To be fair, it isn’t the repair place’s fault. The part they need was back-ordered. The repair guy had it Fed-Exed to his house, at no extra cost. It might arrive tomorrow, and once it does arrive they say I can have the computer back the next day.
And in other news, the infamous 21st-century Thames Torso (as opposed to the 19th-century one, once thought to be a victim of Jack the Ripper) is said to have been identified. The boy, who was named “Adam” by investigators, was definitely from Nigeria — forensics established that — and the only clothes he had on, a pair of orange shorts, were sold exclusively in Germany and Austria. Authorities believe he was brought to the UK and sacrificed as part of an indigenous religious ritual.
Now, a Nigerian woman named Joyce Osiagede, who had originally been a person of interest in the case, claims she took care of Adam for a time when she was living in Germany, and that his real name is Ikpomwosa, and that he was five years old at the time of his death. She says the orange shorts originally belonged to one of her own daughters. Joyce denies having actually been involved in Ikpomwosa’s death and says she gave him to a man who later told her about the sacrifice ritual. You can read all about it at the link.
In spite of several papers trumpeting that Adam had been identified at last, I don’t think we can say that quite yet. It appears that Joyce only knew Ikpomwosa’s first name — so we don’t know his family name, who his parents are or where exactly he came from. And none of the above-mentioned story has been confirmed by police sources. They have apparently gone or are going to go to Nigeria to re-interview the witness. But I found a quote from here:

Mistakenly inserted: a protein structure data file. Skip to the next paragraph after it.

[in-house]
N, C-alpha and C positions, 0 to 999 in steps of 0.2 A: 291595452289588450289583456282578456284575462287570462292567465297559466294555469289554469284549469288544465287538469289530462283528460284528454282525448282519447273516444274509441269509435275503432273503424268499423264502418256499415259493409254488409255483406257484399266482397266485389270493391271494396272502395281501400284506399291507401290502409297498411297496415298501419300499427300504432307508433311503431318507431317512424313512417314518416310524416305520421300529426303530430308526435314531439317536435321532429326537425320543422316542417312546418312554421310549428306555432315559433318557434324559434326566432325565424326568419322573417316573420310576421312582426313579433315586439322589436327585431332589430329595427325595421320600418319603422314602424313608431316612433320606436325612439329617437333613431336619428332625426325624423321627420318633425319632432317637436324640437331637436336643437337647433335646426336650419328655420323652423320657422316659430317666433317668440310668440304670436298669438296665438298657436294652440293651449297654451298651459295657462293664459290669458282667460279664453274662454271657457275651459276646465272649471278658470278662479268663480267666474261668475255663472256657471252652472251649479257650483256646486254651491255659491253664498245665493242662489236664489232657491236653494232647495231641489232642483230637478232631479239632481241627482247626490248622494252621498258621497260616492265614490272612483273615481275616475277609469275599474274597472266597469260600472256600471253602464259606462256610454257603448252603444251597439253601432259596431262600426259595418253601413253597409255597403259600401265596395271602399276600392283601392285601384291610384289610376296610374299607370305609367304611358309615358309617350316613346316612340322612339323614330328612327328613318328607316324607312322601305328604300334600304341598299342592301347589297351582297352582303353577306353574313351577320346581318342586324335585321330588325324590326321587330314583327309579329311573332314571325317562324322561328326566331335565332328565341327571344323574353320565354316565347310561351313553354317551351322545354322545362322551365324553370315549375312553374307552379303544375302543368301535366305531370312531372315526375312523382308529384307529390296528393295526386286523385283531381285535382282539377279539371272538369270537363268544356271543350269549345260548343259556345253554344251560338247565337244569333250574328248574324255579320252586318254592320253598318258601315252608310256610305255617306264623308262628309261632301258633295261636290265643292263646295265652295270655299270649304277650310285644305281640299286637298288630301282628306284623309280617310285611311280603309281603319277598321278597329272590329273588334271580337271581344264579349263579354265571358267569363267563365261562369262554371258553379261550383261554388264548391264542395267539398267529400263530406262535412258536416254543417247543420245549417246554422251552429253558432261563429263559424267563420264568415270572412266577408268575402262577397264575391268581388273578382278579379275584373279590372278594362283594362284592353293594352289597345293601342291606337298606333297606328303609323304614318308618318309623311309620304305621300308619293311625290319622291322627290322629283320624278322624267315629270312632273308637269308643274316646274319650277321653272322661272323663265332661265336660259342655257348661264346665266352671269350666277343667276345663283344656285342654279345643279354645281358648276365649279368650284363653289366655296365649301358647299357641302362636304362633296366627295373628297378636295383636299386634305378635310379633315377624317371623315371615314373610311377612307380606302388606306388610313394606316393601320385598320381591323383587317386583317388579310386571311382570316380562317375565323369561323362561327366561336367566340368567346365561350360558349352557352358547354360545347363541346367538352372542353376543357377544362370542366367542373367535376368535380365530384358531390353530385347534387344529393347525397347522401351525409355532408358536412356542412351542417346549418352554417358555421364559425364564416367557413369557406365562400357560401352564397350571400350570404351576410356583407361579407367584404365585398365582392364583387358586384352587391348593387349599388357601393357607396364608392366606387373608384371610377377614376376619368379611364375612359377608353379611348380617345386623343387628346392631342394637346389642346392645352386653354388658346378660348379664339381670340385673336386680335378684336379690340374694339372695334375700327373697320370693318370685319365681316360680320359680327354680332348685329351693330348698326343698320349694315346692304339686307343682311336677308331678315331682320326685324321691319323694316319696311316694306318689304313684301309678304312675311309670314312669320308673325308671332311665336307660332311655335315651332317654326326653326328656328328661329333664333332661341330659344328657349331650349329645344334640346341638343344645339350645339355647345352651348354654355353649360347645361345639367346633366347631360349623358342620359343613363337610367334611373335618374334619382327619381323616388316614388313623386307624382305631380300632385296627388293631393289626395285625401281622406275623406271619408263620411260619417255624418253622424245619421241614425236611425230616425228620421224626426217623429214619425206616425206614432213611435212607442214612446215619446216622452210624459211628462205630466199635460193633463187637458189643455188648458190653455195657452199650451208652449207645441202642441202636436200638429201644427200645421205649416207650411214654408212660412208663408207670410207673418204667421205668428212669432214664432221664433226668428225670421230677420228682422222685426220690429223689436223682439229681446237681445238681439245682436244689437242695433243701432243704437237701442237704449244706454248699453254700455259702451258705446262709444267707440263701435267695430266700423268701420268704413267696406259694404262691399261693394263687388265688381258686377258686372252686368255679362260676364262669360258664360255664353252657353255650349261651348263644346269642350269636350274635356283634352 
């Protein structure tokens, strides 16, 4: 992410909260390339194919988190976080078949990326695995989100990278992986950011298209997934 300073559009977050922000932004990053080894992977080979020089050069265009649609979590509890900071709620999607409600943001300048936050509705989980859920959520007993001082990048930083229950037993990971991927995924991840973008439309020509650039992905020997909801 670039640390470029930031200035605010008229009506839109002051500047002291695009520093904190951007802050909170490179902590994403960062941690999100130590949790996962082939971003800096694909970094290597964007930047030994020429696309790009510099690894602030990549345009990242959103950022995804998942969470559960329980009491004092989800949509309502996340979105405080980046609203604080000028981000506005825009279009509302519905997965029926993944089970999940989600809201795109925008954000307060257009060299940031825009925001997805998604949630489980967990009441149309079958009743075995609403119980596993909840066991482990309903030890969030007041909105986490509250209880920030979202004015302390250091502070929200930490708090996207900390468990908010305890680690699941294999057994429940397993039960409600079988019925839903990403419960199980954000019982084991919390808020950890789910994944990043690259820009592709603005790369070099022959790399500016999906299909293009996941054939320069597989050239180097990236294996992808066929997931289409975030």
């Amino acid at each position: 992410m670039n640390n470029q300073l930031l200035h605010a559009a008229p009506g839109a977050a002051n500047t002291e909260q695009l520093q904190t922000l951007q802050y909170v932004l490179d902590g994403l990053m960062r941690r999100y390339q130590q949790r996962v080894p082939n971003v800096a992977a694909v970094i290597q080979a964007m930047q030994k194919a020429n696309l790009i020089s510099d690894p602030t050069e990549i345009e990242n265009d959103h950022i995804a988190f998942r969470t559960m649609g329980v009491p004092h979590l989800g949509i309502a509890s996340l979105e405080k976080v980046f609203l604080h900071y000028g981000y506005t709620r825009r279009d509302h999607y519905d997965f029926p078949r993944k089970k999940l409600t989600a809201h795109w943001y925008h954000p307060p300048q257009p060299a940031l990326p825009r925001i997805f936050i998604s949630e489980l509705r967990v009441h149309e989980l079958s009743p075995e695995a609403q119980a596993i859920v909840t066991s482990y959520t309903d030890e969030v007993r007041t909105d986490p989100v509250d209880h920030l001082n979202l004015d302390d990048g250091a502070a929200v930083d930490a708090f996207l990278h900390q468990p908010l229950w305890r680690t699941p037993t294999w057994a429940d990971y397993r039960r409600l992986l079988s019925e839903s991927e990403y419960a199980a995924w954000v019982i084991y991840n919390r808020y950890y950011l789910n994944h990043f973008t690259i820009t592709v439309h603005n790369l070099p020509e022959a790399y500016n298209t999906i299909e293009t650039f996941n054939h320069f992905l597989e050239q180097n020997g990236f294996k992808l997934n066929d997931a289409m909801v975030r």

“It may be significant if it really is him because there may be others who knew him and can explain what happened to him, but Joyce has been spoken to several times and has not been a reliable witness.”
Admittedly, that quote hasn’t been confirmed either, it’s just cited as an unnamed police source.
It kind of reminds me of that story about the Box in the Box, how some woman claimed her parents had kept him in their basement for months and tortured him before killing him — a story a lot of people believe, but with little evidence to support it, and no evidence as to the child’s actual identity. (I’m not calling either that witness or Joyce Osiagede liars, I’m just saying these are similar situations with a murdered child without a name, and a plausible but thus far unconfirmed story behind the said child’s life and death.)
To be honest, I’d be very sceptical of anything published in the Daily Mail unless it had been confirmed by a non-tabloid source. That paper is vile.
Actually, Daily Mail is the best of the red tops – the information is almost always reliable, although the content is geared to appeal to the masses. But there’s nothing wrong with that – let the tabs be the tabs and the broadsheets, the broadsheets. Tabloids like The Sun, the Mirror, and the Daily Star more closely approximate the condition of being ‘vile’.